Roy & Mel & Kinky?
Artfilms | Houston, TX USA | 12/05/2008
(4 out of 5 stars)
"There are few nostalgic moments anymore, or maybe it just seems that way as I get older, so when icons of my youth reunite I take notice. Roy Clark and Mel Tillis stage together in this fun little film and they make the most of the reunion. Palo Pinto Gold is an enjoyable western, not always perfect, but always fun and very watchable. The cameo by Kinky Friedman is just icing on the cake. This is a film to be enjoyed by the whole family."
One to Watch Again
Crystal Fox | Mo. USA | 02/02/2010
(5 out of 5 stars)
"If you are an avid western fan you will find this a great movie with plenty of action. I put in the same slot as McKenna's Gold we will definitely watch it again. Good for all the family."
Follow the guy in the white hat -- PALO PINTO GOLD is a winn
Robert A. Nowotny | Texas | 11/28/2008
(5 out of 5 stars)
"The following review was written by Bob Polunsky for the Primetime Newspaper Syndicate after he attended a special preview screening in San Antonio. It is the only professionally-written review as of this date -- November 28, 2008.
"Palo Pinto Gold" follows the old-fashioned traditions of western movies when bad guys wore black hats and scowled while good guys wore white hats and looked stern even when they smiled. True to form, the movie reminds us that gunfire was always more meaningful than dialogue in movie westerns. The storyline is reminiscent of western movie classics (one of the characters is even named "Shane"), and the dialogue is short and sweet so it doesn't distract anyone from hearing about the historic gunfight a reporter asks about.
At the same time, "Palo Pinto Gold" coins a phrase that's bound to be used again by sheriffs, deputies and other do-gooders in future westerns. When one character asks another what they should do about the bad guys, his answer is "cuff `em, club `em or shoot `em"! It sounds like something John Wayne might have said, or, at the very least, wished he had said in one of his westerns.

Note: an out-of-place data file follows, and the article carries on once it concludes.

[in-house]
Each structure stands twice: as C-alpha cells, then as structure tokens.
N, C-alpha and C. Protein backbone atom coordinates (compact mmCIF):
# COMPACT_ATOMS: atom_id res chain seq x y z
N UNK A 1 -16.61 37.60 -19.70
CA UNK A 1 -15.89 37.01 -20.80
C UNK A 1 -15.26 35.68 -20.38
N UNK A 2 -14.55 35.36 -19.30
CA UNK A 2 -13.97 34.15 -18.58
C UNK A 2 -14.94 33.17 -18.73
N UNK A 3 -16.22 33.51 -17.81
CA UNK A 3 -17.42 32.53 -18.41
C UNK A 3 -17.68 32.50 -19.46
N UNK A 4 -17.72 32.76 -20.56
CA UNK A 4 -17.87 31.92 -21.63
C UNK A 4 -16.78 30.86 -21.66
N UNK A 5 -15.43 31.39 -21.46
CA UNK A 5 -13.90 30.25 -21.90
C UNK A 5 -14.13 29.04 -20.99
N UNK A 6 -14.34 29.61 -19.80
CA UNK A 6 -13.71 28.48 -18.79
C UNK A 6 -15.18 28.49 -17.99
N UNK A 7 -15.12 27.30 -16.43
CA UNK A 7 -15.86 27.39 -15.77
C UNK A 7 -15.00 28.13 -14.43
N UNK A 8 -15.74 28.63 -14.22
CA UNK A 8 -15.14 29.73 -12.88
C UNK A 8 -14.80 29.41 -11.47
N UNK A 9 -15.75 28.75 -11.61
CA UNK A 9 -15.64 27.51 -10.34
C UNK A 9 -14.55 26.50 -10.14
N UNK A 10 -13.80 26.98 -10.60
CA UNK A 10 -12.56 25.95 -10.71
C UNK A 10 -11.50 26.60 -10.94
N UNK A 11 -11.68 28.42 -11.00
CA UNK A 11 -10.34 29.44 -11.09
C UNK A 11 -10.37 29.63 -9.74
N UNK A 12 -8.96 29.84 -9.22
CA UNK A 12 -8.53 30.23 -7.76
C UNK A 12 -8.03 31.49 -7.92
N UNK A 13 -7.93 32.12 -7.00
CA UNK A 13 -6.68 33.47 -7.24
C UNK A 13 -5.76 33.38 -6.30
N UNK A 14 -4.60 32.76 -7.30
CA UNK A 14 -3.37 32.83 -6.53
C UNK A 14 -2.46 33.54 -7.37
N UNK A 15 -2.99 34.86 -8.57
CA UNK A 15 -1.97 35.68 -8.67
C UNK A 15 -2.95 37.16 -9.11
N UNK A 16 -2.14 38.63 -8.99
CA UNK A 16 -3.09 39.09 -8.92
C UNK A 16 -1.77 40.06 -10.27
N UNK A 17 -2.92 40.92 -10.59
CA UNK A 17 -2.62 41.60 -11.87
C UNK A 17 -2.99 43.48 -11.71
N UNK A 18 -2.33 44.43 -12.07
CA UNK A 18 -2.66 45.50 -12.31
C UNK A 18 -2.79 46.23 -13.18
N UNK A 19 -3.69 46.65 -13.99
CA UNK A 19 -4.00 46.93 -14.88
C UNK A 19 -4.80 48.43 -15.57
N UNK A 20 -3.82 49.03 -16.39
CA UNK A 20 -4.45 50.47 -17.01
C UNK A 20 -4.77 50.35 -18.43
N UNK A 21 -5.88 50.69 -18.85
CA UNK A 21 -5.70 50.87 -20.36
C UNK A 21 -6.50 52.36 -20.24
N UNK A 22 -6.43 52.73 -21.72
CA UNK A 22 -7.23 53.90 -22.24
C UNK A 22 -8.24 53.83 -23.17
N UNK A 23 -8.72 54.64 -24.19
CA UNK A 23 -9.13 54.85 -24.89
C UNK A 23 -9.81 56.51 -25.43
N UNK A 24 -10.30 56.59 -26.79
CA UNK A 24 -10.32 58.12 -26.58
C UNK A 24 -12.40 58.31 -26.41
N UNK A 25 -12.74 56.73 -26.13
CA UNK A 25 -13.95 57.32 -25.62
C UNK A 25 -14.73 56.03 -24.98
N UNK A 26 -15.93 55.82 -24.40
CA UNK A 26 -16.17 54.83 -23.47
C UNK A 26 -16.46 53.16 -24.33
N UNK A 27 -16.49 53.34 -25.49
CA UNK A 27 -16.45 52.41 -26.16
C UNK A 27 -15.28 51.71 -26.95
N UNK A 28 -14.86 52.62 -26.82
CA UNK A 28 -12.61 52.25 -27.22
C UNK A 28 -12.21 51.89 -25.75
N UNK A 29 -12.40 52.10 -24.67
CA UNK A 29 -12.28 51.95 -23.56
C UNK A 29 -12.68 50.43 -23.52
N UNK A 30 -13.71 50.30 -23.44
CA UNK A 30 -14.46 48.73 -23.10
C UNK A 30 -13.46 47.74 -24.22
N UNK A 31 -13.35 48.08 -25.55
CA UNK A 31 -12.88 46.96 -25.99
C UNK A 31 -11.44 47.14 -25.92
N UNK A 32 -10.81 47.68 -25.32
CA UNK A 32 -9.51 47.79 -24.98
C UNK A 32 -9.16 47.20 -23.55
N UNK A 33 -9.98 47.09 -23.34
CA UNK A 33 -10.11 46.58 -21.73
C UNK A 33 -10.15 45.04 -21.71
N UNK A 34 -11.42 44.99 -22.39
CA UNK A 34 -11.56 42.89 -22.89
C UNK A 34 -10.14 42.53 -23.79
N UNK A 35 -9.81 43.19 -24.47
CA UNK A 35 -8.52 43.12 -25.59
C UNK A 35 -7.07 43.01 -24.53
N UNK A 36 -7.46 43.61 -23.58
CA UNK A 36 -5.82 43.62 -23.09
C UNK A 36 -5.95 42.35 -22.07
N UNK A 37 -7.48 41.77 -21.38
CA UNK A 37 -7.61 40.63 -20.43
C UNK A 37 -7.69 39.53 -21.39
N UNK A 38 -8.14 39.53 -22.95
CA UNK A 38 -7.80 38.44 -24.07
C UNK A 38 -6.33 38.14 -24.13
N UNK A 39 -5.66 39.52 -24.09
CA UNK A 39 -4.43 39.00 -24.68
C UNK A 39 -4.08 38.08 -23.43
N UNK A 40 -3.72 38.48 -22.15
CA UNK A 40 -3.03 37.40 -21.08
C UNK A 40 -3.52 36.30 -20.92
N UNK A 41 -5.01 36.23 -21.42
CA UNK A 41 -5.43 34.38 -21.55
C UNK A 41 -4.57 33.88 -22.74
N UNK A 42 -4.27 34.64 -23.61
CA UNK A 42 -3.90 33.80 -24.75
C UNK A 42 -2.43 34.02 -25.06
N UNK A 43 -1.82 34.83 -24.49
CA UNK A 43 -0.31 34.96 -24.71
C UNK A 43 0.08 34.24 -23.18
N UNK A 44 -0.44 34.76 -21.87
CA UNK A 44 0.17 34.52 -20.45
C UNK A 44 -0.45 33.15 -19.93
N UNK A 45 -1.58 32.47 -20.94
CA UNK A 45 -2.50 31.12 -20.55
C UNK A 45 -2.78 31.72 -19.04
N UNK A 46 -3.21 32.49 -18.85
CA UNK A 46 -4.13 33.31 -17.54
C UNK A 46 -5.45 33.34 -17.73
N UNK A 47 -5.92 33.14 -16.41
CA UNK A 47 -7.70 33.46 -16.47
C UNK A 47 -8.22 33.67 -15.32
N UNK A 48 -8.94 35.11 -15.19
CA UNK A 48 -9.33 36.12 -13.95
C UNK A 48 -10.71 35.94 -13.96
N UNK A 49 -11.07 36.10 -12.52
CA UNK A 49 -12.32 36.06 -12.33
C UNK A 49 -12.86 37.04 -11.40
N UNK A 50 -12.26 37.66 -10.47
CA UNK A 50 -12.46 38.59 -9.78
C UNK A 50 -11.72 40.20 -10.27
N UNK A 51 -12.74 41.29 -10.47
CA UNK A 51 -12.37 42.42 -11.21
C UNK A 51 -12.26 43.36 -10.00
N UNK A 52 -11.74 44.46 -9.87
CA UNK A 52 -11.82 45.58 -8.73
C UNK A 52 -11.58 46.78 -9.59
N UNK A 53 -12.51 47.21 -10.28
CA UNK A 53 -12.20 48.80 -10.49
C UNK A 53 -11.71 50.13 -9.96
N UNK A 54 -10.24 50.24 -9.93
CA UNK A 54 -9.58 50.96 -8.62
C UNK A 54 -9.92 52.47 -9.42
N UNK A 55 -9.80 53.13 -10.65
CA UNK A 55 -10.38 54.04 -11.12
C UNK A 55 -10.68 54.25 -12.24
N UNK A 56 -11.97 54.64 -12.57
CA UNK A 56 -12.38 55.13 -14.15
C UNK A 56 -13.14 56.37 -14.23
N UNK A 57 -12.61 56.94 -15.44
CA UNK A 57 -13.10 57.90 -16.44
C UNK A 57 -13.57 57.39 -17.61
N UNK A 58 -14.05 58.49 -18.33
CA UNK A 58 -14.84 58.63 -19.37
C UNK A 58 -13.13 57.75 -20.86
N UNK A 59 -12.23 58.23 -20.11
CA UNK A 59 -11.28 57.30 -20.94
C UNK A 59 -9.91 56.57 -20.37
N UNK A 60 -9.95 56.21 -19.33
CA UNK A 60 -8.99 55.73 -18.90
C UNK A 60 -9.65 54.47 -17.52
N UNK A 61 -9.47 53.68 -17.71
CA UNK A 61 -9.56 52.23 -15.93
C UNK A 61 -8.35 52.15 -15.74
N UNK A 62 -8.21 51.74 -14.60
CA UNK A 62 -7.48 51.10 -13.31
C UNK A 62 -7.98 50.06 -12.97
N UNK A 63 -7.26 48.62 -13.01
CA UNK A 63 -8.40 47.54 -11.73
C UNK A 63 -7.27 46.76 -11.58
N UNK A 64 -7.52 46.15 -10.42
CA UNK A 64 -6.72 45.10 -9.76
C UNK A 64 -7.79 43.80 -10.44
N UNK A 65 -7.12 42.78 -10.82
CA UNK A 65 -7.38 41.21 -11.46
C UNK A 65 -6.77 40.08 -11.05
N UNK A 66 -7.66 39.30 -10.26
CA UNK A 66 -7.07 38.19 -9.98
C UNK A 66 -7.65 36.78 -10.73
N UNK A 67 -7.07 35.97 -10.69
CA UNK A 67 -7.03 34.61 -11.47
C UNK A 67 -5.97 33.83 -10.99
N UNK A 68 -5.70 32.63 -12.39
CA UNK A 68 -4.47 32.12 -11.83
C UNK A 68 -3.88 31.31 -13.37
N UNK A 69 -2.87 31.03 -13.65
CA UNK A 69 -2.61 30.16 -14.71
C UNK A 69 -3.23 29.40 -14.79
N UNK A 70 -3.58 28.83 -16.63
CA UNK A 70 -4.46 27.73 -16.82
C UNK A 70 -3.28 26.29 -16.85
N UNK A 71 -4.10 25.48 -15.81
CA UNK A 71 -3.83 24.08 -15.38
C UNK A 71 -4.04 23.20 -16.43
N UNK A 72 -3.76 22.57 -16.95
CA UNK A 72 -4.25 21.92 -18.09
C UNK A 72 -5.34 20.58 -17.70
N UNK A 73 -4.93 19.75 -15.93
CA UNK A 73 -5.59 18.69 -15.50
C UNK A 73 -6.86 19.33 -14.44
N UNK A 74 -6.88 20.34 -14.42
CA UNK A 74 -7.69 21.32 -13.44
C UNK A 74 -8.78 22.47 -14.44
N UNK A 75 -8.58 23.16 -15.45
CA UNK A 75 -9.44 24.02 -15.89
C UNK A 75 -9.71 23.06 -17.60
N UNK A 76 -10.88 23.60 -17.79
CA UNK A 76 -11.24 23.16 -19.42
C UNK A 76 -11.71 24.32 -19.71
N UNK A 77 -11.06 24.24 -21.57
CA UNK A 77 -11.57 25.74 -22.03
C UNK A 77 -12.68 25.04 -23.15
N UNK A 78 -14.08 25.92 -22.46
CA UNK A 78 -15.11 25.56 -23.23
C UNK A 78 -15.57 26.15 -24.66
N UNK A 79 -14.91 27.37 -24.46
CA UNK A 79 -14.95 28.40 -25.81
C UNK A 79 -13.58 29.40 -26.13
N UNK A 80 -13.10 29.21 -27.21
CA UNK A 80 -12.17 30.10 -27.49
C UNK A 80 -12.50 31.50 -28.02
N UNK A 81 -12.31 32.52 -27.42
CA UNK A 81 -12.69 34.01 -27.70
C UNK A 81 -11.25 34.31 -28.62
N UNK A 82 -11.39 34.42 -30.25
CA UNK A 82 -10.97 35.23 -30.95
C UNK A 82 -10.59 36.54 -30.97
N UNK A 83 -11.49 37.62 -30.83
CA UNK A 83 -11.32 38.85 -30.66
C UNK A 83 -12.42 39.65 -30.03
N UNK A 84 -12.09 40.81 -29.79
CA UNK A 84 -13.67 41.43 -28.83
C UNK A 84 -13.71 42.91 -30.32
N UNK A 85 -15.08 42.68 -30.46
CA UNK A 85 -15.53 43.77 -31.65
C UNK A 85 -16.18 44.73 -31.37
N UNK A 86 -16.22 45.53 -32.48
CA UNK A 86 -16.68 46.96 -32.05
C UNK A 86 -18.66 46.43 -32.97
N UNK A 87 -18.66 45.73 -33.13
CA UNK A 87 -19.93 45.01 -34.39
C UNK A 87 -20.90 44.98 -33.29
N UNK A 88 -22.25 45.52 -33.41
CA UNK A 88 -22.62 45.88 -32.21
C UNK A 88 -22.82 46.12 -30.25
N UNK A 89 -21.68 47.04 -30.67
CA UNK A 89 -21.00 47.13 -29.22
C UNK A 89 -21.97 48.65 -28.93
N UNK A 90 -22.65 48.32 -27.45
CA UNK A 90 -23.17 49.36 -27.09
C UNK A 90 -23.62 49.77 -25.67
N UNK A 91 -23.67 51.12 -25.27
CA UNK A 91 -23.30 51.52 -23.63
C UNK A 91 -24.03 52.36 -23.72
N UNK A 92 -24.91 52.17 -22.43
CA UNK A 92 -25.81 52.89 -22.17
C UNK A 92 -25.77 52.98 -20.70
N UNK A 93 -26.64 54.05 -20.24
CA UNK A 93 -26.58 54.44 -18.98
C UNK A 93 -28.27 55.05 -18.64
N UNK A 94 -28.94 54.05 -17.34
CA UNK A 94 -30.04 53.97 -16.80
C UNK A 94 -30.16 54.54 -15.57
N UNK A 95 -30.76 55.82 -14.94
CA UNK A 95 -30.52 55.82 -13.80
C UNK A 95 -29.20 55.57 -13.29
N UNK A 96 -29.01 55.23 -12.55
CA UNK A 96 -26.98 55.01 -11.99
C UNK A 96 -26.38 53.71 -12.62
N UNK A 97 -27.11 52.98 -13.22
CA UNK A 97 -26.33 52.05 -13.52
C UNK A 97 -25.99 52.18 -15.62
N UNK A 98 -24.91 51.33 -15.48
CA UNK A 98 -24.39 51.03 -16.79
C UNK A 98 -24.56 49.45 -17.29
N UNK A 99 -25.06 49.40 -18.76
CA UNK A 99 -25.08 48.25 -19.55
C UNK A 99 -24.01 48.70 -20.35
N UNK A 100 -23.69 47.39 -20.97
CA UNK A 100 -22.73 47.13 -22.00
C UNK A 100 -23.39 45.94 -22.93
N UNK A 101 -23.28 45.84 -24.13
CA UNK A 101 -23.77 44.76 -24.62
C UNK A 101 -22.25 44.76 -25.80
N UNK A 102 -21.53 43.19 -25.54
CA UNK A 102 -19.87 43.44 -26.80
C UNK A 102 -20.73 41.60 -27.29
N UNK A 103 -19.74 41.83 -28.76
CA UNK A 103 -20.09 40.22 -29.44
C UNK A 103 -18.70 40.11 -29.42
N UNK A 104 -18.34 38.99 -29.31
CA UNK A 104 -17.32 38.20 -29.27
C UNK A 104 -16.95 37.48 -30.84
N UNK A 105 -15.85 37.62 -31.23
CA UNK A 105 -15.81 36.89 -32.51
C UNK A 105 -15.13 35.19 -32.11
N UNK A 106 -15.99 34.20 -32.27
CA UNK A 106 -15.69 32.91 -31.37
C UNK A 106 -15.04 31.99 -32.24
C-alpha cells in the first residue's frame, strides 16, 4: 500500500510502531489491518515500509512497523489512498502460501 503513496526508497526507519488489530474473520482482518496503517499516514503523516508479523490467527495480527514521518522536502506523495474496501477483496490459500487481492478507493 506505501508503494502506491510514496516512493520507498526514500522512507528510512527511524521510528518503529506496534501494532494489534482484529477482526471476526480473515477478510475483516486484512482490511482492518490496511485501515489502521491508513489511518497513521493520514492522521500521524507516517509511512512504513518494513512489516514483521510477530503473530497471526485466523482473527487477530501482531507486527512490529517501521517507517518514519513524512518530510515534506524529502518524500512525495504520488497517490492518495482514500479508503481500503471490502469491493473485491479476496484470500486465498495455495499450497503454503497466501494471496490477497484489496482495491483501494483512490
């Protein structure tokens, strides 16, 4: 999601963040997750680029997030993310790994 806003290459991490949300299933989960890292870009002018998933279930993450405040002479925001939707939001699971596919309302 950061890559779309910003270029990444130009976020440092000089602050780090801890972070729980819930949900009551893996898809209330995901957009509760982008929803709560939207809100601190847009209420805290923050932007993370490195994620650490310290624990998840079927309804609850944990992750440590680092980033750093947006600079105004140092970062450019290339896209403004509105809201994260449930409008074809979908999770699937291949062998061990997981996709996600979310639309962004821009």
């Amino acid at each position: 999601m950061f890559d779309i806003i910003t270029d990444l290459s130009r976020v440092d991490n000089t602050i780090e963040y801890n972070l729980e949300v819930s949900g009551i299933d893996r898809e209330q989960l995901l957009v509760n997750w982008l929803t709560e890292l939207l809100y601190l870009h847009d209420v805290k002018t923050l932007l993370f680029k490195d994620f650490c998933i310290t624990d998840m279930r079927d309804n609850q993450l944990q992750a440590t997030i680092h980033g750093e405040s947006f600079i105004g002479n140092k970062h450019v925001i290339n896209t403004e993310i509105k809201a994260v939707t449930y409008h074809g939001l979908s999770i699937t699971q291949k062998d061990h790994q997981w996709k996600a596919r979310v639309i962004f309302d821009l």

The movie was filmed at the Enchanted Spring Ranch in Boerne and boasts a cast of popular pros (Roy Clark, Mel Tillis); cameo appearances by San Antonio TV talk show hostesses Shelley Miles and Leslie Bohl Jones; a spirited performance from actress Joanna Goode as the leading lady named Kayla and a memorable appearance by Texas' own Kinky Friedman as the Texas governor. He grins broadly when another character tells him he should run for president. ("Me president? Well, why the hell not!")
The plot has traces of just about all westerns inspired by the gunfight at the OK Corral as well as a slapstick tribute to "Blazing Saddles" that parodies its most famous scene. The bad guys are easily identified. They are the most ornery-looking varmints that ever rode a horse through the Texas frontier.
The film is told in flashbacks when a reporter (Rodney Lay) from Austin tries to get the "real story" behind the most famous shootout in Palo Pinto from two whisky-guzzling old timers (Clark and Tillis). They oblige him as long as he keeps the bartender coming with re-fills while they trace the origin and after-math of that shoot-out, interrupting each other from time to time to make a plot point and get a laugh to add a personal touch to the dialogue. The punch line ending itself is a surprise you won't expect.
The movie has violence, but no more than a John Wayne western. Scenes of a budding romance between bashful Jake (Trent Willmon) and feisty Kayla (Joanna Good) give us characters to cheer. Western music on the soundtrack maintains the film's pace in scenes between gunfights and fistfights. Most of the characters are stereotypes, but so are western movies themselves. "Palo Pinto Gold" is like westerns audiences fondly remember as "family entertainment".
Studio rating: PG-13
Bob says: "Follow the guy in the white hat"
(Bob Polunsky, Primetime Newspapers -- Reprinted with permission.)"